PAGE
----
IAC/Interactive Corp. will likely launch a Chinese version of its Ask.com search engine within two years, and plans to invest a further $100 million in a new internet venture in the country, Chief Executive Barry Diller said Friday. IAC’s move into China’s highly competitive internet search market follows the entry, with mixed results, of
U.S. search giants Google Inc. and Yahoo! Inc., who both remain far behind local search champion Baidu.com Inc.
Diller told reporters the U.S. Internet company will seek a partner, either a local newspaper or other media outlet, to introduce Ask.com to China, mirroring a strategy used to bring the search engine to the U.K. and other European markets. Ask.com, the successor to the Ask Jeeves search engine, has about 6% of the
U.S. search market according to Diller.
Baidu dominates internet searches in China, with 60.5% of the market in the third quarter, followed by Google, with 23.7%, and Yahoo!’s Chinese unit with 10.4%, according to research firm Analysys International. Asked about ethical and legal issues in operating a search engine in
China, Diller defended Google’s practice of censoring searches for sensitive topics on its Chinese Web site. “All of the noise around those issues I think is very unfair. The fact is if you operate in a country, you operate by the country’s rules,” he said. But Diller criticized Yahoo! for providing information to Chinese authorities on the online activities of two dissidents, who were later jailed. “Yahoo! on the other hand is a different story, in terms of giving information and things like that. That I have a different issue with,” he said without elaborating. Last week Yahoo! settled a lawsuit with the families of the two dissidents. Terms of the deal weren’t disclosed. Diller said IAC also plans to invest $100 million in a new internet venture in
China that it hopes to launch within a year. He declined to give specifics about the business area of IAC’s new venture, but pressed by reporters for details, he said online games “is one of the earlier things I think I’d want to pursue.” IAC may buy a local company or build a new business from the ground up, Diller said. Whatever shape the venture takes, Diller said he wants to develop it in the China market first and then bring it to the U.S., reversing the typical pattern of internet concepts being imported into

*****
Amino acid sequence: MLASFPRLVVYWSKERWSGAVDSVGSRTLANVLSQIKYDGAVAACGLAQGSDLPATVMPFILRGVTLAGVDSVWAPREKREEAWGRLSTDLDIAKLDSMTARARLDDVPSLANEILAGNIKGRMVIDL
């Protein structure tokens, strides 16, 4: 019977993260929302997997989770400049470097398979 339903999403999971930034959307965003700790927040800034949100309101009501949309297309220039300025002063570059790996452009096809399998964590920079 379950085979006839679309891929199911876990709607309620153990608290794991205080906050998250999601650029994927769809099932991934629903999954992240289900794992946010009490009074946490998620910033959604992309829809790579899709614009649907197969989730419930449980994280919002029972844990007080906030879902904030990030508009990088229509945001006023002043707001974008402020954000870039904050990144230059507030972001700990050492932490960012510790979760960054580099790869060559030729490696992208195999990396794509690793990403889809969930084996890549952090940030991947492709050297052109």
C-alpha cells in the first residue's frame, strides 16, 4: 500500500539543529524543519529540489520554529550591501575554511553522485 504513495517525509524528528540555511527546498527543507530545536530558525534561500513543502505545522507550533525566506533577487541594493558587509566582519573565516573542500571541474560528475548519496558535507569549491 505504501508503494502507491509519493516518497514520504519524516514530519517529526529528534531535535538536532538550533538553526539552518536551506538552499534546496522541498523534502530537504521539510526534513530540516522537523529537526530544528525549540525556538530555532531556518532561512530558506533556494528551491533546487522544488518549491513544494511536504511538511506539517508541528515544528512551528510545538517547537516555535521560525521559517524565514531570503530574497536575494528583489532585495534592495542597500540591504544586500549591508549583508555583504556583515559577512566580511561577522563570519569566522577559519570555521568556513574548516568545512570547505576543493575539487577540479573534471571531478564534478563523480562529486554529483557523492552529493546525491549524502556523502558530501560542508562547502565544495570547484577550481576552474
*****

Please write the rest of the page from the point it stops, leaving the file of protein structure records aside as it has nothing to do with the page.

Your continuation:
China from the West. Diller said he had chosen this development plan because of the “tremendous energy” of people in China, which he said was different from the
U.S. But he said in meetings with Chinese internet entrepreneurs, he hadn’t been particularly impressed with the products. Diller said he is determined to avoid the mistakes made in past forays by U.S. internet companies into China, including IAC’s own initial investment in online travel company eLong Inc. Companies such as EBay Inc. are widely thought to have failed to make significant headway against local rivals like Alibaba Group’s Taobao.com due to insufficient localization at the early stage of investment, a mistake that Diller faults himself with making as well. “We bought eLong and promptly screwed it up,” he said. “We chose the wrong leader for the wrong reasons. We insisted he speak English. I said, next time we’re going to insist he doesn’t.”
Internet-travel firm Expedia Inc., a spin-off of the IAC conglomerate, holds a majority stake in eLong. Diller said he is confident eLong will be able compete effectively against local rival Ctrip.com International Ltd., which is larger in terms of volume of hotel and airline bookings, following initial errors. “I think eLong over time is going to be able to compete very, very well. I’m absolutely convinced of it.” Diller said.
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